The coronavirus has ignited many social and political issues. Racist discrimination and harassment have been observed around the globe, including in the United States.
On Feb. 1, a 23-year-old Chinese citizen in Berlin was beaten following racial harassment. On Feb. 16, a 24-year-old tax consultant with Thai heritage was verbally abused, robbed and assaulted in broad daylight after the assailants reportedly yelled “corona.” In the U.S., similar hate crimes have also occurred.
In a New York City subway station, an Asian woman wearing a face mask was physically attacked after being called a “diseased bitch.” A 16-year-old boy in California was bullied by his schoolmates after being accused of having the coronavirus, due to his Asian heritage.
The University of California at Berkeley, in its response to the coronavirus outbreak, claimed that “xenophobia” is a “normal” and “common” reaction to the coronavirus. The hate crimes are only accumulating and becoming more severe as the outbreak persists to transmit and infect people around the world.
The xenophobic reactions are not appearing out of thin air. This prejudice is a phenomenon known as sinophobia, which is discrimination against people of Chinese heritage.
In an interview with Vox, Professor Merlin Chowkwanyun of Columbia University’s Mailman School of Public Health explained how throughout history, communicable illnesses have often been associated with minority or foreign groups.
“Historically, in both popular and scientific discourse, contagious disease has often been linked, in a blanket way, to population groups thought to be ‘outsiders,’” he said.
Vox explained that China, as the most populated country in the world, is often naturally thought of by the Western cultures as a place of dirtiness, barbarism and backwardness.
Wendy Xie, a Hopkins alum from the class of 2019 who is originally from China, shared her personal experience of watching the coronavirus outbreak unfold in an interview with The News-Letter.
“We are victims too. We are suffering. Why are people blaming the Chinese for the coronavirus?” Xie said.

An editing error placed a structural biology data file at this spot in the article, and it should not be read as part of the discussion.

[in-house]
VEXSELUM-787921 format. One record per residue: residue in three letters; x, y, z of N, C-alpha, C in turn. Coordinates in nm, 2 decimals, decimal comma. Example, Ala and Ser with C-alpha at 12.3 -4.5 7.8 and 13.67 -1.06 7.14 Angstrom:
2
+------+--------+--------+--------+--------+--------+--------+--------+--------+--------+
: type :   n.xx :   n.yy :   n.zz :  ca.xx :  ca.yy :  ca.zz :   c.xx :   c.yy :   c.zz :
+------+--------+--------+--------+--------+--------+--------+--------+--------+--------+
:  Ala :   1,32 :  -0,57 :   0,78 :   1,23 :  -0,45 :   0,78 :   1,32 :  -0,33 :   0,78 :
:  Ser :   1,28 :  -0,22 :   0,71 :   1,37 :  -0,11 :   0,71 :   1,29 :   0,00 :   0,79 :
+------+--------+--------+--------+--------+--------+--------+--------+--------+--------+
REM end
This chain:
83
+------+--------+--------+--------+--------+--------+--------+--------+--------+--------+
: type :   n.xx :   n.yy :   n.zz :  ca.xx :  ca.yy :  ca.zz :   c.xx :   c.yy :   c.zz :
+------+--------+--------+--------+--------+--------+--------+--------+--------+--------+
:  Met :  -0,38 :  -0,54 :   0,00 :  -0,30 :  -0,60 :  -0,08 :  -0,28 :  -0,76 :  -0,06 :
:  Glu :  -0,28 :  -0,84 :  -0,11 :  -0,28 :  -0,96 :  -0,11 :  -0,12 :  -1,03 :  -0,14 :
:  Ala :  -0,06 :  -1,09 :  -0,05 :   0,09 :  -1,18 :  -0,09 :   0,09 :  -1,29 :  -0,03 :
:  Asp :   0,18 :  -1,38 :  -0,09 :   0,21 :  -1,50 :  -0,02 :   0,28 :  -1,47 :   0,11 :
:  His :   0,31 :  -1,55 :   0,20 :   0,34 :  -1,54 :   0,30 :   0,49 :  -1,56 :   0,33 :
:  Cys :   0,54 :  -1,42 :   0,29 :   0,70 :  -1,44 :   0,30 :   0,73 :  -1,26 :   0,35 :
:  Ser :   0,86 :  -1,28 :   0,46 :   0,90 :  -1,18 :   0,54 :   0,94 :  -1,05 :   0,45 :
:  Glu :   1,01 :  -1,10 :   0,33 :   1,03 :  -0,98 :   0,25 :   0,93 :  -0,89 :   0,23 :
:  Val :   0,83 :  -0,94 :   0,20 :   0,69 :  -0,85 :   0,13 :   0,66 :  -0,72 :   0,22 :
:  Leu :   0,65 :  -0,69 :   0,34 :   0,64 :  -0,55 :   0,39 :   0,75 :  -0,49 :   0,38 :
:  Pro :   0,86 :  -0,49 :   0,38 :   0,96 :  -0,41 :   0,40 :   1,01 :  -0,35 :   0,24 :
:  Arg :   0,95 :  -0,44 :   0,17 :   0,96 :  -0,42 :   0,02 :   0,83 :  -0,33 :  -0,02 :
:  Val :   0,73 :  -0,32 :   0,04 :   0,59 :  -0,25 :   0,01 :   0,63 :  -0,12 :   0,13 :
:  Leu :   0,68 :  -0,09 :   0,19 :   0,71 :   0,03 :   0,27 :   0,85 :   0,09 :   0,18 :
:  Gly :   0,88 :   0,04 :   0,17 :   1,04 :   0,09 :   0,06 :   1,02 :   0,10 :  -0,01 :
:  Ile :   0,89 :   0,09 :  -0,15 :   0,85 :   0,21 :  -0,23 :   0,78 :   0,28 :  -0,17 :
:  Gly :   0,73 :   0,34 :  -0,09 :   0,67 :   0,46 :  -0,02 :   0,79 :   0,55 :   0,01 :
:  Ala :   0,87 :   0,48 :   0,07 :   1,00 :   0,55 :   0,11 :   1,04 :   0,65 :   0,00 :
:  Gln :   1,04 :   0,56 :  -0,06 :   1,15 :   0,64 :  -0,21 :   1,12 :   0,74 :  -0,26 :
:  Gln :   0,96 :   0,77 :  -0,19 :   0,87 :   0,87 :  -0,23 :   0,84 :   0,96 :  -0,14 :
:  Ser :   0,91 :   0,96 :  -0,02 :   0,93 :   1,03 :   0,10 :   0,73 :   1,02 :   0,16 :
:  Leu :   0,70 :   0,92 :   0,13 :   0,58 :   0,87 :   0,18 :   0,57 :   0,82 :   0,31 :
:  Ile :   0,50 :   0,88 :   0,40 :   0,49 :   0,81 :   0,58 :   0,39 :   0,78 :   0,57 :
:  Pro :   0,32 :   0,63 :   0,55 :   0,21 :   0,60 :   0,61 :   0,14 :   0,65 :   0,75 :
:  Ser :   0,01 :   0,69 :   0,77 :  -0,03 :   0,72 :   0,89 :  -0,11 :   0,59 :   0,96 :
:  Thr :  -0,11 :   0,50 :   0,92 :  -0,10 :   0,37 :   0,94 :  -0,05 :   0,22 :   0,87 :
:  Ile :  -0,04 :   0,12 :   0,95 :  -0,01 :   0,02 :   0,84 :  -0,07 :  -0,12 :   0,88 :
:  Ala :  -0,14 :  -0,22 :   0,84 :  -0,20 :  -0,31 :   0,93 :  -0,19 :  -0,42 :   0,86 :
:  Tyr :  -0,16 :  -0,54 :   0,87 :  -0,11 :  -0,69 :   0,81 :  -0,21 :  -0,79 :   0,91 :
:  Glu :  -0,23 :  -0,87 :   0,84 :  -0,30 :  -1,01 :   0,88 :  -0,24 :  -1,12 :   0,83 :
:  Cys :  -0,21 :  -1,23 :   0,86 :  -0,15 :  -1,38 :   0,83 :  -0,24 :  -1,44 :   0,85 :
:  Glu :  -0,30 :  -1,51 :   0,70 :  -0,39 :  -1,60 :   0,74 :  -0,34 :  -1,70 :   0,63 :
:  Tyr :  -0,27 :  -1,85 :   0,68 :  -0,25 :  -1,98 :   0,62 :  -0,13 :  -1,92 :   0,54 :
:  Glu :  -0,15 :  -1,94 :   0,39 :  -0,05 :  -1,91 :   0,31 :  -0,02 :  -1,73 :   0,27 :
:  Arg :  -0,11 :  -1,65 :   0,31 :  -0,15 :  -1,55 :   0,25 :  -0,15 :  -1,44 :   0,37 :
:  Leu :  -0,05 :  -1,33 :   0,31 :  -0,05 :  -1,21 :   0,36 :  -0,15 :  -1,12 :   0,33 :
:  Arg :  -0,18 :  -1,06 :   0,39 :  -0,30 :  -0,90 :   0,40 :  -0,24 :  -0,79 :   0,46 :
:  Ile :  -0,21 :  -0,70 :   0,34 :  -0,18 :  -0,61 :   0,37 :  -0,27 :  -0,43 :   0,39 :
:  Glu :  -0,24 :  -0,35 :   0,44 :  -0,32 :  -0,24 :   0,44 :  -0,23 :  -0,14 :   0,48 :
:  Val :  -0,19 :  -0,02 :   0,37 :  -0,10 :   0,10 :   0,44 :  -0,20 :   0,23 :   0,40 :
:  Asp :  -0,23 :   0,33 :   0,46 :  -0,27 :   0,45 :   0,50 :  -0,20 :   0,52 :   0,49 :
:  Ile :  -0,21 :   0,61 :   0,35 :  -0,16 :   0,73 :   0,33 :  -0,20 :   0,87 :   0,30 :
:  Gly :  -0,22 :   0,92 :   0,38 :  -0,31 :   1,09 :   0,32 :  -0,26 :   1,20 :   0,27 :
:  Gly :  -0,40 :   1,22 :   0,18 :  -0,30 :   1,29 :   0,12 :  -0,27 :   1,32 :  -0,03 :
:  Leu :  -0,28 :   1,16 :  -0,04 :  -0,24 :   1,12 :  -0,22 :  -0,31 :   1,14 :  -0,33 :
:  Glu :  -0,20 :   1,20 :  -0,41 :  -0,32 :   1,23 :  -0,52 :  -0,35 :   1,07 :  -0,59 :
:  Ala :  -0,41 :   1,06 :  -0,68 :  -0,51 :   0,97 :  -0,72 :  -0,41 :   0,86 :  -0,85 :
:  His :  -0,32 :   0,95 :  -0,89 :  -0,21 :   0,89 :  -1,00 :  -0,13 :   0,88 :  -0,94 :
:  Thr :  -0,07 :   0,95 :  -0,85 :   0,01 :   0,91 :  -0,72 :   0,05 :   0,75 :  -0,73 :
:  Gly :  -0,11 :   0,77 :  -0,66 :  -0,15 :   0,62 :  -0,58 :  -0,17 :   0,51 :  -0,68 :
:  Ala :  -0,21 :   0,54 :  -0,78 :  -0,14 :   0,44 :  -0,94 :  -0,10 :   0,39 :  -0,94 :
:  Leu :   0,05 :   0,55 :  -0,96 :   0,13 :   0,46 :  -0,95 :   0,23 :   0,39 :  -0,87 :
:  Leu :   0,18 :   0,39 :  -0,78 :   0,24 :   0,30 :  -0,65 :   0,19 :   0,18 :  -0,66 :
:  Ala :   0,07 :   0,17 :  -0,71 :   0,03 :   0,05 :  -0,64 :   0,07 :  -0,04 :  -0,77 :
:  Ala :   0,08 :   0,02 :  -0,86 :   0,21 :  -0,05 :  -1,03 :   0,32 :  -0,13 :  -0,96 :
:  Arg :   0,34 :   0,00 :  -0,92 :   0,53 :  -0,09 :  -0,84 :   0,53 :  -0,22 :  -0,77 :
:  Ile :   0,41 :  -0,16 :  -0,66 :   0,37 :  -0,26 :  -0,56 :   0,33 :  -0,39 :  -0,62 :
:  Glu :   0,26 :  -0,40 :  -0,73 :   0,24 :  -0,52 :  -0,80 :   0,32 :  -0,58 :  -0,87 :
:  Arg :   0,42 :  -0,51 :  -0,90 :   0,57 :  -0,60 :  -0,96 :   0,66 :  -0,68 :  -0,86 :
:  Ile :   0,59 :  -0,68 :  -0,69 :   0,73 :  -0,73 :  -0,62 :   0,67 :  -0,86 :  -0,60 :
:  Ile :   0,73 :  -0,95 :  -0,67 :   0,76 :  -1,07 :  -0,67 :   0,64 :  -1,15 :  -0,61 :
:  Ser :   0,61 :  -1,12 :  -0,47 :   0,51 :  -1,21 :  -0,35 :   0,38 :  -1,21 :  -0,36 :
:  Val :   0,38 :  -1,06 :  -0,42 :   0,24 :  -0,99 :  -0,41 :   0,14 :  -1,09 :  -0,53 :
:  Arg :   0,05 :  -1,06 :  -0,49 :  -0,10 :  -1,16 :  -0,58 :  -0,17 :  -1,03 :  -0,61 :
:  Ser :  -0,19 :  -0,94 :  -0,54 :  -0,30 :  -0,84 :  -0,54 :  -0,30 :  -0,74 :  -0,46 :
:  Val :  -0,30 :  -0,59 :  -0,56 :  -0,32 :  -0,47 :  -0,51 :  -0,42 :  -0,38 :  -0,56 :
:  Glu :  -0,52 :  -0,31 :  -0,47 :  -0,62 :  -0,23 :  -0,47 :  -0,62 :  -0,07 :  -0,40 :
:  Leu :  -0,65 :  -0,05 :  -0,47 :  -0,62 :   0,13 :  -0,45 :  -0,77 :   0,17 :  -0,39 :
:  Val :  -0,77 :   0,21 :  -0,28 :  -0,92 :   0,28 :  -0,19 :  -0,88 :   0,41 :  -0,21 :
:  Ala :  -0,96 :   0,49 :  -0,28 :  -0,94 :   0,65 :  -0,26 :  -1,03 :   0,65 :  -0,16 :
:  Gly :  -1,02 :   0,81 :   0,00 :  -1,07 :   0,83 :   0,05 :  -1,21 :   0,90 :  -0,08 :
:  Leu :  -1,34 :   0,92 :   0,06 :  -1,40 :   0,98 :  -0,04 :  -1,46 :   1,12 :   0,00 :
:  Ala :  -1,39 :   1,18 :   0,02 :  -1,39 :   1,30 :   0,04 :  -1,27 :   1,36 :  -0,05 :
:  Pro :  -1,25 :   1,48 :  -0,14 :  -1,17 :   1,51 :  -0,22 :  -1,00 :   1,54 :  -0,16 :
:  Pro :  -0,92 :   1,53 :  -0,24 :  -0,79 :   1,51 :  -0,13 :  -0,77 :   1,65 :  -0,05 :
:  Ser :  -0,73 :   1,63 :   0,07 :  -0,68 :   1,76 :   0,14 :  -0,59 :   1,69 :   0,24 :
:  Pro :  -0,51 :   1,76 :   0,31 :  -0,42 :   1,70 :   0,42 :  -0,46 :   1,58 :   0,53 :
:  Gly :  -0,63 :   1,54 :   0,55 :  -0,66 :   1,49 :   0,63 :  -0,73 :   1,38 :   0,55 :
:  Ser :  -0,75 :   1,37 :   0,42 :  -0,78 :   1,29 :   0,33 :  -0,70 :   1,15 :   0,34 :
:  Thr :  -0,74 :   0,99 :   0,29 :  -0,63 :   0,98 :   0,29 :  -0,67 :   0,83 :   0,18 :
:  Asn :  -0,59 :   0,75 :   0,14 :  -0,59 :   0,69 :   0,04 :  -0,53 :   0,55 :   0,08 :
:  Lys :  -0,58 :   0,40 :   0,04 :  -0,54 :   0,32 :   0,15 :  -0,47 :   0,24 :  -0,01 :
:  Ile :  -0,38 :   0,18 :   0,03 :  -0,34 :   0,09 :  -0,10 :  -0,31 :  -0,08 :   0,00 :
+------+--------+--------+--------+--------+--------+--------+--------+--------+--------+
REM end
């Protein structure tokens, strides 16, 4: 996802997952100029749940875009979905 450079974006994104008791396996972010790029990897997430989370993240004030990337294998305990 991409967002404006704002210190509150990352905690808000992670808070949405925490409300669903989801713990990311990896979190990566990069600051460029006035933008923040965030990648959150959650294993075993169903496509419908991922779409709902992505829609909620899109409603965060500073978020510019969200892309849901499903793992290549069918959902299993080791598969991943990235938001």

Xie was critical of the way Western media has reported the transmission occurring in China, as well as around the globe. The number of infected cases is simply a numerical count and nothing more; real patients and real lives are accounted as “death tolls” and a detached report of cases.
“The Western media is doing nothing to humanize the Chinese people. There is nothing letting us know what’s really happening in Wuhan,” Xie said.
In the meantime, on social media posts that show doctors in China traveling to Wuhan in an effort to help amend the lack of medical staff and supplies, there are regularly multiple comments suggesting that this is propaganda staged by the central government.
Xie herself has observed this phenomenon on some major Western social media sites, especially Facebook. With frustration, she indicated her belief that there is no need to make everything a political means to attack.
“These are doctors, and they are just doing their jobs,” Xie said.
As a future medical student, Xie expressed that the action of going into Wuhan to help is part of the basic morals of any practicing doctor. Saving lives and helping others are the reasons why people choose medicine as their career, she asserted.
Zora Liu, a senior from China, also shared her struggles coming back to the U.S. during the coronavirus outbreak.
Due to worries for her family and friends back in China, as well as the general worsening outbreak, Liu noted suffering depressed emotions and a drastic decrease in her desire to maintain a healthy social life.
Like many other Chinese students, Liu also started wearing masks to class in order to both protect herself as well as other students. She notes the difference between wearing masks in China versus in the U.S.
“Honestly wearing masks in another country is a lot of pressure. On the one hand it is a form of protection, but on the other hand, wearing masks is like putting on a ‘danger’ sign which forms an invisible barrier around us,” Liu said.
When asked what could be done to address sinophobic sentiment, Xie suggested that the Western media could focus more on the human aspect of this outbreak, rather than simply counting death tolls and numbers infected from a macro-perspective.
Xie expressed her view that the world needs to see what is really going on in China, especially in the city of Wuhan, where doctors are putting patients’ lives above staying safe with their own family, and where patients are alone and homeless because the medical resources have maxed out and they want to prevent their family from becoming infected.
Like Xie, Chinese people around the world want the media to shine light on a new perspective, and for the world to regard Chinese people as victims of this ferocious outbreak, not perpetrators.
“I’m just really frustrated. None of us meant for this to happen,” Xie said.
Fortunately, Xie has not experienced any discriminatory actions or words at Hopkins. However, it is the wish of the entire Chinese student community for the Hopkins administration to not only address issues occurring on the physical health level, but also that from the sinophobic sentiments all over the world.
“For a lot of us, the damage is the microaggressions we experience in everyday life,” Xie said.
Nobody can prevent the occurrence of disaster, but it is how we react to it that matters. During this critical time, it is important for the Hopkins community to support and care for each other. We should create an inclusive and safe environment in the face of adversity and trouble.